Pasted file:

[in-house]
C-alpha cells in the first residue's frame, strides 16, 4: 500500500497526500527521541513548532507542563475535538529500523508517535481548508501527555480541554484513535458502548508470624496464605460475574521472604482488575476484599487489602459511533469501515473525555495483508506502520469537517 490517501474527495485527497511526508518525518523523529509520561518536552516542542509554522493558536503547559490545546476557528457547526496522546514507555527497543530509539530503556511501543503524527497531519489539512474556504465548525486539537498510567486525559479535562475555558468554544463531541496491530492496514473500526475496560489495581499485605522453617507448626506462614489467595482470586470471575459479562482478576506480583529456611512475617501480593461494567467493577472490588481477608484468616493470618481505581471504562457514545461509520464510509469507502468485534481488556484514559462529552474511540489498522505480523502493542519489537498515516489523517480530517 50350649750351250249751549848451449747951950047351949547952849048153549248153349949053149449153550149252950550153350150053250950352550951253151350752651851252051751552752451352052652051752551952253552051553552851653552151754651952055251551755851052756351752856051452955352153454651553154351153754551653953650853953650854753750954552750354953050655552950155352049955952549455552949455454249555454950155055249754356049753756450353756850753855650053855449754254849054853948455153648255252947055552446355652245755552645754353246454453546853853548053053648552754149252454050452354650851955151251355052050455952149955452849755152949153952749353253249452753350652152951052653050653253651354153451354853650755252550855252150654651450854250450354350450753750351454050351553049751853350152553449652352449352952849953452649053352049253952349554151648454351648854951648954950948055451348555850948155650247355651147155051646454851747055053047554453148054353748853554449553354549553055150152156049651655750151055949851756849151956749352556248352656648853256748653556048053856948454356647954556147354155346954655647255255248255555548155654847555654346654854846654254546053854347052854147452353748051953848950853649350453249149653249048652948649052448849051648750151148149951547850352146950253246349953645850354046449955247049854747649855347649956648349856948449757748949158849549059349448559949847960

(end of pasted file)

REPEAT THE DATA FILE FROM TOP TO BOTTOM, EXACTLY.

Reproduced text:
[in-house]
C-alpha cells in the first residue's frame, strides 16, 4: 500500500497526500527521541513548532507542563475535538529500523508517535481548508501527555480541554484513535458502548508470624496464605460475574521472604482488575476484599487489602459511533469501515473525555495483508506502520469537517 490517501474527495485527497511526508518525518523523529509520561518536552516542542509554522493558536503547559490545546476557528457547526496522546514507555527497543530509539530503556511501543503524527497531519489539512474556504465548525486539537498510567486525559479535562475555558468554544463531541496491530492496514473500526475496560489495581499485605522453617507448626506462614489467595482470586470471575459479562482478576506480583529456611512475617501480593461494567467493577472490588481477608484468616493470618481505581471504562457514545461509520464510509469507502468485534481488556484514559462529552474511540489498522505480523502493542519489537498515516489523517480530517 50350649750351250249751549848451449747951950047351949547952849048153549248153349949053149449153550149252950550153350150053250950352550951253151350752651851252051751552752451352052652051752551952253552051553552851653552151754651952055251551755851052756351752856051452955352153454651553154351153754551653953650853953650854753750954552750354953050655552950155352049955952549455552949455454249555454950155055249754356049753756450353756850753855650053855449754254849054853948455153648255252947055552446355652245755552645754353246454453546853853548053053648552754149252454050452354650851955151251355052050455952149955452849755152949153952749353253249452753350652152951052653050653253651354153451354853650755252550855252150654651450854250450354350450753750351454050351553049751853350152553449652352449352952849953452649053352049253952349554151648454351648854951648954950948055451348555850948155650247355651147155051646454851747055053047554453148054353748853554449553354549553055150152156049651655750151055949851756849151956749352556248352656648853256748653556048053856948454356647954556147354155346954655647255255248255555548155654847555654346654854846654254546053854347052854147452353748051953848950853649350453249149653249048652948649052448849051648750151148149951547850352146950253246349953645850354046449955247049854747649855347649956648349856948449757748949158849549059349448559949847960